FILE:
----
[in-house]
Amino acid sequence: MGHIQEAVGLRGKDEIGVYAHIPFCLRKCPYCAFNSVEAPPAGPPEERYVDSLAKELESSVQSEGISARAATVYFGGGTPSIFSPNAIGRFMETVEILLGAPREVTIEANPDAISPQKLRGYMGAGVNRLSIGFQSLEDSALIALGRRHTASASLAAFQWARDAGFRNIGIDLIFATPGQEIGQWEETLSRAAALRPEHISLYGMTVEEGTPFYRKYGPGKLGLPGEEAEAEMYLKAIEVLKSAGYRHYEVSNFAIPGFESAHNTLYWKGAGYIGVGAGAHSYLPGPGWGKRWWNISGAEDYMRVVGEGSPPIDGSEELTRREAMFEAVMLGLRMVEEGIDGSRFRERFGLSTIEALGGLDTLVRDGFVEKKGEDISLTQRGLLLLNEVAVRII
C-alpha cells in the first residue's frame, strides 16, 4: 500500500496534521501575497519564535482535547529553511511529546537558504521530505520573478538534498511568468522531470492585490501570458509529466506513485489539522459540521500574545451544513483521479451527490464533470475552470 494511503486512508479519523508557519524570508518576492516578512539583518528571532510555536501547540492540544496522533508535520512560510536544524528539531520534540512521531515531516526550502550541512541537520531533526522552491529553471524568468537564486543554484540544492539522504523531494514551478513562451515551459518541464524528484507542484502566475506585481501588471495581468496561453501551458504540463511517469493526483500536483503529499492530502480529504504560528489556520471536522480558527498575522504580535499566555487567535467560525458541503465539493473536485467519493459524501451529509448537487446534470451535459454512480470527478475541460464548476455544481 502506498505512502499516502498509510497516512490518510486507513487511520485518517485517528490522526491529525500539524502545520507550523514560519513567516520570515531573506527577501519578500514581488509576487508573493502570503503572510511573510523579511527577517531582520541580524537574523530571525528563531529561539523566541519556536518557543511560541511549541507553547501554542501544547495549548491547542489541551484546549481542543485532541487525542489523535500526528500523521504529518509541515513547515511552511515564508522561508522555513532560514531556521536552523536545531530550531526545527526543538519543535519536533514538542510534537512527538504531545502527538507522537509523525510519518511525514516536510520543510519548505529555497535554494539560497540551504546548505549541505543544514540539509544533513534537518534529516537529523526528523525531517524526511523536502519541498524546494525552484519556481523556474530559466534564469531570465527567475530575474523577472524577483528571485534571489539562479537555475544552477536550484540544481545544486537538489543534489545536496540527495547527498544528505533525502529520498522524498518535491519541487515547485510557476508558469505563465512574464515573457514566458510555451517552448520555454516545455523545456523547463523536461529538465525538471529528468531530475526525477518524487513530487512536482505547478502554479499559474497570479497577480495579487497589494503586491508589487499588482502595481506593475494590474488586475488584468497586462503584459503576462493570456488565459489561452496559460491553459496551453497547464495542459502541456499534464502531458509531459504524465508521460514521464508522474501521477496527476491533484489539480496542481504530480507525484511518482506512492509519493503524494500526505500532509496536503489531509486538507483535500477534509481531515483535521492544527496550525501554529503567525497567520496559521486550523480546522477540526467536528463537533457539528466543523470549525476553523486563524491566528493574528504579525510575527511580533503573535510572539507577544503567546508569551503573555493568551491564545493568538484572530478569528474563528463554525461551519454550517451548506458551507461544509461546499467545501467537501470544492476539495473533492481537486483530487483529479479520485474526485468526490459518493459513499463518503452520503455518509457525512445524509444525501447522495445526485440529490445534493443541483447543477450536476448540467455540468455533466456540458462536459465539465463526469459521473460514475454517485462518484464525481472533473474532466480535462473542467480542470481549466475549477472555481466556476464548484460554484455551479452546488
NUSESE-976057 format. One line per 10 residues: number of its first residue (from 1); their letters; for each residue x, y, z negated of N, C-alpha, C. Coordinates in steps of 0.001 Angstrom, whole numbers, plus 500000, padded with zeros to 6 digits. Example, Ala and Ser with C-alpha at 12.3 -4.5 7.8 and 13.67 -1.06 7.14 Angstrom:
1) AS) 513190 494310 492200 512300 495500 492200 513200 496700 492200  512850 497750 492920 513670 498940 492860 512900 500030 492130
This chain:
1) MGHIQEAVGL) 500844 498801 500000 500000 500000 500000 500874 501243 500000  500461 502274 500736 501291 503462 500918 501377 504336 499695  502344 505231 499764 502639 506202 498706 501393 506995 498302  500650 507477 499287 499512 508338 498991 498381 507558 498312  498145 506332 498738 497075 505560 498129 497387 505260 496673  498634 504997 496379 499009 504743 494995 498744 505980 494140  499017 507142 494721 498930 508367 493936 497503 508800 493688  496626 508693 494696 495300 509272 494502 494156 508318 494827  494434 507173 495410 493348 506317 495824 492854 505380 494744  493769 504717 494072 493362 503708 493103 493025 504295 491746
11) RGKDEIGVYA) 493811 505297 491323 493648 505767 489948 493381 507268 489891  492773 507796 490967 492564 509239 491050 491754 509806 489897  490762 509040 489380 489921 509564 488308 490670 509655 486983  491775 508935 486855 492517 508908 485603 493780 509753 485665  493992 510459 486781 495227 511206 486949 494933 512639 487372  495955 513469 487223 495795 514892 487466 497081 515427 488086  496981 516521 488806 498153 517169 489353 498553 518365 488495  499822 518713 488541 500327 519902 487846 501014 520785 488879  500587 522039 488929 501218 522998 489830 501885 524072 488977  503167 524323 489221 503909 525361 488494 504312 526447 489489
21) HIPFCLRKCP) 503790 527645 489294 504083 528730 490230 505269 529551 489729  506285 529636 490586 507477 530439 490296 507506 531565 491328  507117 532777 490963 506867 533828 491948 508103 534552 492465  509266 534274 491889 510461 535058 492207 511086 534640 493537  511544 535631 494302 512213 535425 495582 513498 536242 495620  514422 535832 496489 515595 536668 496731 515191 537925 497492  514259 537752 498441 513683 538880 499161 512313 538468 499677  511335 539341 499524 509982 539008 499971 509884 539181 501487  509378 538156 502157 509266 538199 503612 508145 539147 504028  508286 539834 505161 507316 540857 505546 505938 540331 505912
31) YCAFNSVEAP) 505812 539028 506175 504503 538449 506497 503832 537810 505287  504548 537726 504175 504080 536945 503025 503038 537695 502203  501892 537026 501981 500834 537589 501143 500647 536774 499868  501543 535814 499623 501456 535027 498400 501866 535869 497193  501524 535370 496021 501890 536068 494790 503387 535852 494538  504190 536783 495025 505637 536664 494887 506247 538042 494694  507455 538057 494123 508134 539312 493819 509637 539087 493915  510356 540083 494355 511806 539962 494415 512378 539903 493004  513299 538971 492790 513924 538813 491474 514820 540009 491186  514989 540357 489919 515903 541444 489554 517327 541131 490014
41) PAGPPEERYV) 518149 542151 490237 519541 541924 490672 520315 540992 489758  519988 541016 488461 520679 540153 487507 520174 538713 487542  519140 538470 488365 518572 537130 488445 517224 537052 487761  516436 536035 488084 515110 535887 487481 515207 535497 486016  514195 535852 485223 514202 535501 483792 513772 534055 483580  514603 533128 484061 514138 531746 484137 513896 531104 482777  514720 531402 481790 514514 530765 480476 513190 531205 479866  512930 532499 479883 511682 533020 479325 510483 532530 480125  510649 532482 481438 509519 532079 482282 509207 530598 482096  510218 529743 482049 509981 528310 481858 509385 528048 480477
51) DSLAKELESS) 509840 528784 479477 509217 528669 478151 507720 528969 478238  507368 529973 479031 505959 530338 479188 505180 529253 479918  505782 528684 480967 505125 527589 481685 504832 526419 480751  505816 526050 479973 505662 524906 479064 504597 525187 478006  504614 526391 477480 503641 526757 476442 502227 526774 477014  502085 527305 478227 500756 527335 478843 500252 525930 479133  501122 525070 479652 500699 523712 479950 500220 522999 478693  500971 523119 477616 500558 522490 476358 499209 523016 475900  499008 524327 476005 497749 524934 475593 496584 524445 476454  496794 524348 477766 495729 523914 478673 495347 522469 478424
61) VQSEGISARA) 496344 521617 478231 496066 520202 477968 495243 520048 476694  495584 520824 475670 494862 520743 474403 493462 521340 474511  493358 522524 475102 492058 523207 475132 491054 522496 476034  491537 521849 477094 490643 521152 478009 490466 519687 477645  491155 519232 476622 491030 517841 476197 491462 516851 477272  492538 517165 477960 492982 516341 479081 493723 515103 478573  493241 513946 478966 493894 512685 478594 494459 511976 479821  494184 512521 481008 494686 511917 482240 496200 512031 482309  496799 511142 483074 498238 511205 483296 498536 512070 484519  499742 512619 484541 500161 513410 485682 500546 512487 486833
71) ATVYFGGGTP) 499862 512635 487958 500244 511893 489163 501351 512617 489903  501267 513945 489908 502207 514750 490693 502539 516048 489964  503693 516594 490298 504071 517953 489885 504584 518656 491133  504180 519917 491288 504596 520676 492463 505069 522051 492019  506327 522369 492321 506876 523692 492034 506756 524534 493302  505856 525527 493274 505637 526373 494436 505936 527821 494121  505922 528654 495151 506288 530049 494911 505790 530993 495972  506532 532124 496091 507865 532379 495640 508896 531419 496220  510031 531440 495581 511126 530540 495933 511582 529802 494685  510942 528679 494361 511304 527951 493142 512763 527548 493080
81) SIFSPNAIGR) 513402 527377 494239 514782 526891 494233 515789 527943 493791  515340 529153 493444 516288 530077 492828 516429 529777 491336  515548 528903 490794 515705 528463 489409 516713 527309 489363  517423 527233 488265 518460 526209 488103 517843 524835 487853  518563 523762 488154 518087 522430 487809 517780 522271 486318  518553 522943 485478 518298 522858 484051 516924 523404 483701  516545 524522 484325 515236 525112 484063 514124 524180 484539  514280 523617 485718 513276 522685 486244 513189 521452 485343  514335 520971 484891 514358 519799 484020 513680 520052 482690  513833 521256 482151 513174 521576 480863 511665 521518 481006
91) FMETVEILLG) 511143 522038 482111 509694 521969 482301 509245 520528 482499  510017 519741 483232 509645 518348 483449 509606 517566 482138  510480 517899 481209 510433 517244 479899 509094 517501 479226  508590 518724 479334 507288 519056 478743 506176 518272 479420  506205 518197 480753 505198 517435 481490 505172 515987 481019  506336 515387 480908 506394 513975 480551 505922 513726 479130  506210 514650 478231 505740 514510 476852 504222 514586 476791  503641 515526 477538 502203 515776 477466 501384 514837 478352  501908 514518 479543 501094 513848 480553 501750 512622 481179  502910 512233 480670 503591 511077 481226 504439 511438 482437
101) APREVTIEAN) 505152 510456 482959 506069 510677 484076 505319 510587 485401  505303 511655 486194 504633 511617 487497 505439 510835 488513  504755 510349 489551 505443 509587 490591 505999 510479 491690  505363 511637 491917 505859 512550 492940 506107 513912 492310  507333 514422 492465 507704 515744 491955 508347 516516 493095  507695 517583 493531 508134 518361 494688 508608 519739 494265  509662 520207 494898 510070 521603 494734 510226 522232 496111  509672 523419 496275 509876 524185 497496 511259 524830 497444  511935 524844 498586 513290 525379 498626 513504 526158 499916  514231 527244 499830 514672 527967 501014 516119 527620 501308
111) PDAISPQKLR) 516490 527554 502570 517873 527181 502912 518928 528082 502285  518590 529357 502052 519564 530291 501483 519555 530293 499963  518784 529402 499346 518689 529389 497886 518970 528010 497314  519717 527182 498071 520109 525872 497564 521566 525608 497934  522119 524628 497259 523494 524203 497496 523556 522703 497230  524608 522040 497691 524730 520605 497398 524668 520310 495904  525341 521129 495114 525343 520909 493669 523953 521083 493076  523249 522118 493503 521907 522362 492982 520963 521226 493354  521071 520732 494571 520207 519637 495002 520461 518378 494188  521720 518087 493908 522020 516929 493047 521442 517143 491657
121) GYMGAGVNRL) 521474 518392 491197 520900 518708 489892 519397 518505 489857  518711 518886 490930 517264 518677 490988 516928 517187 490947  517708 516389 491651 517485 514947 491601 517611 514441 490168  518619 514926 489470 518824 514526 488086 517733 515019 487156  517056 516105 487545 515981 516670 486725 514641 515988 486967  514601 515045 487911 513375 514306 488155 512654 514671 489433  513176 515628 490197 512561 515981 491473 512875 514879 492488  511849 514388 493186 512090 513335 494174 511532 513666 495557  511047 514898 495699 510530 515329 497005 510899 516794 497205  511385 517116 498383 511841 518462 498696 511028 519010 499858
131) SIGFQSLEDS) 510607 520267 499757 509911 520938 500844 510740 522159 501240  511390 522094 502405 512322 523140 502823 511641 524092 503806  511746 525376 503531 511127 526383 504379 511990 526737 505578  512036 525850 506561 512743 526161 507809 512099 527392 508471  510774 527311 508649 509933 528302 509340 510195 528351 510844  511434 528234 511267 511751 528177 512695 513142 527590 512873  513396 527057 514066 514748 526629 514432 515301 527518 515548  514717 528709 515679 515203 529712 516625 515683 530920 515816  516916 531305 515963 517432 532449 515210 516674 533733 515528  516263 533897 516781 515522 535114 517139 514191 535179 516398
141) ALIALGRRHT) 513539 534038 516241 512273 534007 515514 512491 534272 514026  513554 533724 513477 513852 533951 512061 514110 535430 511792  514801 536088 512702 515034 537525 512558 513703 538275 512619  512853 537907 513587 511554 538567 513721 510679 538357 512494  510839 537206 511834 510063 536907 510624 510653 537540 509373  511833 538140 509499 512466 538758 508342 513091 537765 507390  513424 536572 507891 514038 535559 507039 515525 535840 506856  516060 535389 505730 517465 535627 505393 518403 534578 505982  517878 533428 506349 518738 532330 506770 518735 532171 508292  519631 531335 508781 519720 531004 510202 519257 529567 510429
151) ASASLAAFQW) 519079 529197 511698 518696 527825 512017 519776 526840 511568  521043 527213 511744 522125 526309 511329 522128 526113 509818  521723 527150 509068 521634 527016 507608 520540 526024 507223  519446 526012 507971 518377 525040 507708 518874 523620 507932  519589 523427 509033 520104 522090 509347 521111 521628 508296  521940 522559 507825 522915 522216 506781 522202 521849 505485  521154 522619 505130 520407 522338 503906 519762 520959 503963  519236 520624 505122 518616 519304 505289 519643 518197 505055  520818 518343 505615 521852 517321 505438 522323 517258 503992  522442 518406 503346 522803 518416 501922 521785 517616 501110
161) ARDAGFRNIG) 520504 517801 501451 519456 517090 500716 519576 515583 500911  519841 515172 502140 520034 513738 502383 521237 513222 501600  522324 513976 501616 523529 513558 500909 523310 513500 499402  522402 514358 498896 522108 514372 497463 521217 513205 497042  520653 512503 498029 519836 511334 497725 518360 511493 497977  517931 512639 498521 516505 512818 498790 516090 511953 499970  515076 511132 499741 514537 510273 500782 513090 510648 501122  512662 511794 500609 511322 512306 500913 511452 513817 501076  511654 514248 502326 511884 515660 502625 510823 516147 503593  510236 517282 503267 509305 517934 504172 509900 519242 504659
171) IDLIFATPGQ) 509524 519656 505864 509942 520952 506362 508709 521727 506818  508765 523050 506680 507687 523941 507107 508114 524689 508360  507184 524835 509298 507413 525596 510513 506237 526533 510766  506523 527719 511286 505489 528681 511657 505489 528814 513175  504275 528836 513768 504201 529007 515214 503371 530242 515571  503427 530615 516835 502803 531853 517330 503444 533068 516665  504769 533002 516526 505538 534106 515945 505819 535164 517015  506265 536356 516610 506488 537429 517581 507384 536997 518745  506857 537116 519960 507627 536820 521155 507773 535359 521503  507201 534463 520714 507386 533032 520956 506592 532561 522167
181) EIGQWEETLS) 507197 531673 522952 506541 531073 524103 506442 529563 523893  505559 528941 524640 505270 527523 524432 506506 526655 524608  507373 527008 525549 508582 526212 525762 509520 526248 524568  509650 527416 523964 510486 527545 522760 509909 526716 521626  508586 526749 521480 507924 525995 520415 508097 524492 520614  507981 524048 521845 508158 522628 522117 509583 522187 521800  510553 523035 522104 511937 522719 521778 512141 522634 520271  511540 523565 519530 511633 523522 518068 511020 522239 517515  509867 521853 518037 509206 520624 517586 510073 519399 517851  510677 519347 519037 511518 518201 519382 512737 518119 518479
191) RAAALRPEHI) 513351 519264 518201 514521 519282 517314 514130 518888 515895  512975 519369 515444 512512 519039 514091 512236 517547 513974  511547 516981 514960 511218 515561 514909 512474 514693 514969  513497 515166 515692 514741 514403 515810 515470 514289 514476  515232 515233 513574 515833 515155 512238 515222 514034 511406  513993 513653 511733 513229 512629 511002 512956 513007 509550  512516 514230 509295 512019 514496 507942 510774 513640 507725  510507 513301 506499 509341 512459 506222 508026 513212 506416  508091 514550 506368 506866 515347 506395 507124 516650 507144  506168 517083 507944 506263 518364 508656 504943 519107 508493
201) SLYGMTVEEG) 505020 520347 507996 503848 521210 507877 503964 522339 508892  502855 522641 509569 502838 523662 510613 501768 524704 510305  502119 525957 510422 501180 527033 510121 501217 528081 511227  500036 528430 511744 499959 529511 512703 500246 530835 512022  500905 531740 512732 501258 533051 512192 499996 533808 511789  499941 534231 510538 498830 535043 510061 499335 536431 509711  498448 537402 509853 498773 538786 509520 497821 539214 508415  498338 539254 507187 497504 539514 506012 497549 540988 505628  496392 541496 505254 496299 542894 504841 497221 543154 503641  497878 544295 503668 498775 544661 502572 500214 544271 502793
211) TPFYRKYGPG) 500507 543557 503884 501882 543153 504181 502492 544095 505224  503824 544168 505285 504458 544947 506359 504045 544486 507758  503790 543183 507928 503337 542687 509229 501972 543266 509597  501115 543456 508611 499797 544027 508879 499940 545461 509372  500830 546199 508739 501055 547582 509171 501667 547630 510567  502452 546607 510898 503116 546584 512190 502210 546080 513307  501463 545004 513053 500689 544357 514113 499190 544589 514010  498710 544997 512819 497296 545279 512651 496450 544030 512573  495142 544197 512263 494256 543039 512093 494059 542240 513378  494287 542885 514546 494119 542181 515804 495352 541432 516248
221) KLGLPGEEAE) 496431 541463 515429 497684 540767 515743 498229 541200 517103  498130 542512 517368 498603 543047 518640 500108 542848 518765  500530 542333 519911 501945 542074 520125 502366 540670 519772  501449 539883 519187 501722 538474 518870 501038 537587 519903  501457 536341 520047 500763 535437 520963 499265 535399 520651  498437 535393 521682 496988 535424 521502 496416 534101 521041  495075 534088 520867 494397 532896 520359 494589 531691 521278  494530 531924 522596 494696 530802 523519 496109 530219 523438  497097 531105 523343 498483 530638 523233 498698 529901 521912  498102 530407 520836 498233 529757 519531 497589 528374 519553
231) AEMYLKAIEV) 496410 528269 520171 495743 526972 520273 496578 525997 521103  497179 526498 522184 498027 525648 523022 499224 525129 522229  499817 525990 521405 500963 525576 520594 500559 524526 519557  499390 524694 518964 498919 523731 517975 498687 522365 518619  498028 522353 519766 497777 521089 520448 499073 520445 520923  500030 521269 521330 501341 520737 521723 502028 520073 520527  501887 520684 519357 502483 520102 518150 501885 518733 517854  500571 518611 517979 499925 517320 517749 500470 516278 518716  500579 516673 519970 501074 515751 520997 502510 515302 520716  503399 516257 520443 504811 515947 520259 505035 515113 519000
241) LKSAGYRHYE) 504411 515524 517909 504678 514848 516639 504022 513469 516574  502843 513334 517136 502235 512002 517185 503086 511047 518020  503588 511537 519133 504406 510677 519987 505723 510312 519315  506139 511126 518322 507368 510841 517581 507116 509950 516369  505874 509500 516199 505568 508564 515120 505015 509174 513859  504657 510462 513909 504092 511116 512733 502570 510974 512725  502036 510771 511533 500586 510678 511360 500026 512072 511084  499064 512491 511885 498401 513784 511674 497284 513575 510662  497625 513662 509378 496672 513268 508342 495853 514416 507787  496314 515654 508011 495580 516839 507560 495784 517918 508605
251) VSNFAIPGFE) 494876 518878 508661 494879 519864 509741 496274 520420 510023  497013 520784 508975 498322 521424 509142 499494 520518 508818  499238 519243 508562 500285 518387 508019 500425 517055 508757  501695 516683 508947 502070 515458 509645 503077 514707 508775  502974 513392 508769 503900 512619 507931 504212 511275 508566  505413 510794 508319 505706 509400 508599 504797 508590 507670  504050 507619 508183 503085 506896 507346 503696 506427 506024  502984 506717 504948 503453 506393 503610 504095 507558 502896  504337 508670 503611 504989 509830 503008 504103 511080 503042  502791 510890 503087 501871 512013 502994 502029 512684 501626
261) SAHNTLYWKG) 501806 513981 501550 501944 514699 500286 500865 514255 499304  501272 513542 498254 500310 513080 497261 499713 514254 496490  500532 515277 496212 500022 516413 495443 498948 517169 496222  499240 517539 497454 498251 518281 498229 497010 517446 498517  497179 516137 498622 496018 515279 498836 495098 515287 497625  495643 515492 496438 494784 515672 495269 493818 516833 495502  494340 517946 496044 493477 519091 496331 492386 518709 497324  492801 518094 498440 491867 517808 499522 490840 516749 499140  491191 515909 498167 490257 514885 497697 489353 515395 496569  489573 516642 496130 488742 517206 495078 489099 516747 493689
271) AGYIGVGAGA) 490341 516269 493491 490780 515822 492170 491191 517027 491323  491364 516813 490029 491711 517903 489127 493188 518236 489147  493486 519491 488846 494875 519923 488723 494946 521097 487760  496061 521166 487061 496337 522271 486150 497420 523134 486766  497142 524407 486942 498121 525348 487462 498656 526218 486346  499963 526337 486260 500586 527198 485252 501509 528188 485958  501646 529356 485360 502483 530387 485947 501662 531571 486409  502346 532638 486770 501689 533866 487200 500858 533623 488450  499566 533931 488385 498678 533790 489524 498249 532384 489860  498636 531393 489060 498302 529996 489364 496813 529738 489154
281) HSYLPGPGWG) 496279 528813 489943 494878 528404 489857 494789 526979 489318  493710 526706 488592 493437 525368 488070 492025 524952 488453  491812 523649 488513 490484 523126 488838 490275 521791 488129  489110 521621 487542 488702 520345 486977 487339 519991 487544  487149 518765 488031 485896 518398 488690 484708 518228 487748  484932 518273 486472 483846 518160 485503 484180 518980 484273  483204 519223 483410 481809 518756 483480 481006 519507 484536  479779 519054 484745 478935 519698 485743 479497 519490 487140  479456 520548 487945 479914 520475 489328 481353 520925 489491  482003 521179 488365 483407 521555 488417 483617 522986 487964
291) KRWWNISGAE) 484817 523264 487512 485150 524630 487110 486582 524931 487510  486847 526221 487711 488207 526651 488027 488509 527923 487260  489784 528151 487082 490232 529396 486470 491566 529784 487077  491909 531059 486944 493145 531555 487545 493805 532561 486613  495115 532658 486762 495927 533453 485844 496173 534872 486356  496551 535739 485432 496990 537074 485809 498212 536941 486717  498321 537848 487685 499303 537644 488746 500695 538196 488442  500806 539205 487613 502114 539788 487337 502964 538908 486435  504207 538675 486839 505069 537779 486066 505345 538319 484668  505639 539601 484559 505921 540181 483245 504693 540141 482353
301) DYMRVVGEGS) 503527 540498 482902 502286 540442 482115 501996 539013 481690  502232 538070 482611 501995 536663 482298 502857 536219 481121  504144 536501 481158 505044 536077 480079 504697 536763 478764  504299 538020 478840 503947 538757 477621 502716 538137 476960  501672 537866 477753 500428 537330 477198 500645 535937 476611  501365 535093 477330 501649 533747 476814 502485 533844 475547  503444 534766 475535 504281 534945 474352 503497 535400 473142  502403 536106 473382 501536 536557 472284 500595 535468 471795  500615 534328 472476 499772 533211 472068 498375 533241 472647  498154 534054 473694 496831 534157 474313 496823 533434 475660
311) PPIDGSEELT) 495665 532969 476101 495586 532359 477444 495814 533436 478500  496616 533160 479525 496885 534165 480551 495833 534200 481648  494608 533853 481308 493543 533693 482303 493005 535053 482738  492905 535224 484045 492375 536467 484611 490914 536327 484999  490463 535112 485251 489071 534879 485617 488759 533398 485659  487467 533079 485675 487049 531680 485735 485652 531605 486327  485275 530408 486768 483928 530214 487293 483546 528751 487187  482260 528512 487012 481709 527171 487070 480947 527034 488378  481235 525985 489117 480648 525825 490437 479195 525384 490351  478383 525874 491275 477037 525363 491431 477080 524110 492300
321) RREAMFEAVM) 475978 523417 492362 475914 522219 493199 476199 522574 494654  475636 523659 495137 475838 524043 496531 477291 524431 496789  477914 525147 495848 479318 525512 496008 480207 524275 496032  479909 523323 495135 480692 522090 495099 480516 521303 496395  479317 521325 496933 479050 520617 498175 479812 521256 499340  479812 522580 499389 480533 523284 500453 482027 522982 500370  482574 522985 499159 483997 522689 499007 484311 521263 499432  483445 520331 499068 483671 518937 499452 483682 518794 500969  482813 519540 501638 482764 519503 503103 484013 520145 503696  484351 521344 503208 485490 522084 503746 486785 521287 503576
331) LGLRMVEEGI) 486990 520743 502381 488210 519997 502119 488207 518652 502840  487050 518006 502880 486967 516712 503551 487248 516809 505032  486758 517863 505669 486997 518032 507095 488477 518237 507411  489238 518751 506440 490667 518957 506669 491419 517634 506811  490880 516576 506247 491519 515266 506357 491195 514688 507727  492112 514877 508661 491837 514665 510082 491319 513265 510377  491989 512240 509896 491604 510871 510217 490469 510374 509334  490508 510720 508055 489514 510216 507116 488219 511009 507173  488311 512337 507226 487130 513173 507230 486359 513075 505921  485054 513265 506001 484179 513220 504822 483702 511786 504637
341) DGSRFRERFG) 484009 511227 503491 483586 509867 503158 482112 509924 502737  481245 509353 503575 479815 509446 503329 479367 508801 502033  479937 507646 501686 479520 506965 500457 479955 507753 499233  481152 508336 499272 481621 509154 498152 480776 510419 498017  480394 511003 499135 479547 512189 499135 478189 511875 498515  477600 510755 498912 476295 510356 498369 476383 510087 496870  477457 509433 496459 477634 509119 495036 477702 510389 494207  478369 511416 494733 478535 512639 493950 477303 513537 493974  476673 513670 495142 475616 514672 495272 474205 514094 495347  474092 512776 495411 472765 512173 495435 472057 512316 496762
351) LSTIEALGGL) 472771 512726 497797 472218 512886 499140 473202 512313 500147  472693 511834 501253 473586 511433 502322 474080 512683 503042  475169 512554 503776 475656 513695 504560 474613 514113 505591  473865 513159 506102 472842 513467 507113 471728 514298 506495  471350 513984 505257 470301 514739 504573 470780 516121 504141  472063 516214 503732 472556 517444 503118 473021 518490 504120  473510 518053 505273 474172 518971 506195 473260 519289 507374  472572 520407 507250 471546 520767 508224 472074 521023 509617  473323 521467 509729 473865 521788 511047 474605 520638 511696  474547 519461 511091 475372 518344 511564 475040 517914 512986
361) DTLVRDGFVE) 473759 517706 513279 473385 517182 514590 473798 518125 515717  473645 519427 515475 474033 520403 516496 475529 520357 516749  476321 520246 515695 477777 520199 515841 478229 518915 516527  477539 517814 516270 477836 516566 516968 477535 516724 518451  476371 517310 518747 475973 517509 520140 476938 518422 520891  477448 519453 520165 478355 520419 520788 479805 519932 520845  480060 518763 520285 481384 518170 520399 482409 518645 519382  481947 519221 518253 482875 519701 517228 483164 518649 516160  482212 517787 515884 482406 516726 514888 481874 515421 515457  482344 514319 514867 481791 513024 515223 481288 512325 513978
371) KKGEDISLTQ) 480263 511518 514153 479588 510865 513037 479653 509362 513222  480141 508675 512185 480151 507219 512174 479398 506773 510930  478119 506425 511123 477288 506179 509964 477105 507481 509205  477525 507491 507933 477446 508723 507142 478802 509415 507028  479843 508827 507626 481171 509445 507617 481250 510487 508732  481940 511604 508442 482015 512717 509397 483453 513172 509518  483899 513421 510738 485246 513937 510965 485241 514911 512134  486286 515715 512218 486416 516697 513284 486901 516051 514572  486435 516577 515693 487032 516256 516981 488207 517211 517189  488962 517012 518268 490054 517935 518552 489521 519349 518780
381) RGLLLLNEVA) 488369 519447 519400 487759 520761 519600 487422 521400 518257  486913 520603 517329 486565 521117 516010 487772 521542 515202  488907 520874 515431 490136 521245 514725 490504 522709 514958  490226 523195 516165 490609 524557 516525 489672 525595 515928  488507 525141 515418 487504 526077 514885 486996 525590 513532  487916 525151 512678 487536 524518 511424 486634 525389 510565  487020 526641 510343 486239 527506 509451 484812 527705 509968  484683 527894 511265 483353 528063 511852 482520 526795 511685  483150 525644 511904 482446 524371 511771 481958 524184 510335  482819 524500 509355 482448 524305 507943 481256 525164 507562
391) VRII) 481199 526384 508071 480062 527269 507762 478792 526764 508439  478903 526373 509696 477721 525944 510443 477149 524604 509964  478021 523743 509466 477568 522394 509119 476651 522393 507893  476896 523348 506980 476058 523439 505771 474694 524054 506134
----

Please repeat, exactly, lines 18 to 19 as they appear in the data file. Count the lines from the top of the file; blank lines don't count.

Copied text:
111) PDAISPQKLR) 516490 527554 502570 517873 527181 502912 518928 528082 502285  518590 529357 502052 519564 530291 501483 519555 530293 499963  518784 529402 499346 518689 529389 497886 518970 528010 497314  519717 527182 498071 520109 525872 497564 521566 525608 497934  522119 524628 497259 523494 524203 497496 523556 522703 497230  524608 522040 497691 524730 520605 497398 524668 520310 495904  525341 521129 495114 525343 520909 493669 523953 521083 493076  523249 522118 493503 521907 522362 492982 520963 521226 493354  521071 520732 494571 520207 519637 495002 520461 518378 494188  521720 518087 493908 522020 516929 493047 521442 517143 491657
121) GYMGAGVNRL) 521474 518392 491197 520900 518708 489892 519397 518505 489857  518711 518886 490930 517264 518677 490988 516928 517187 490947  517708 516389 491651 517485 514947 491601 517611 514441 490168  518619 514926 489470 518824 514526 488086 517733 515019 487156  517056 516105 487545 515981 516670 486725 514641 515988 486967  514601 515045 487911 513375 514306 488155 512654 514671 489433  513176 515628 490197 512561 515981 491473 512875 514879 492488  511849 514388 493186 512090 513335 494174 511532 513666 495557  511047 514898 495699 510530 515329 497005 510899 516794 497205  511385 517116 498383 511841 518462 498696 511028 519010 499858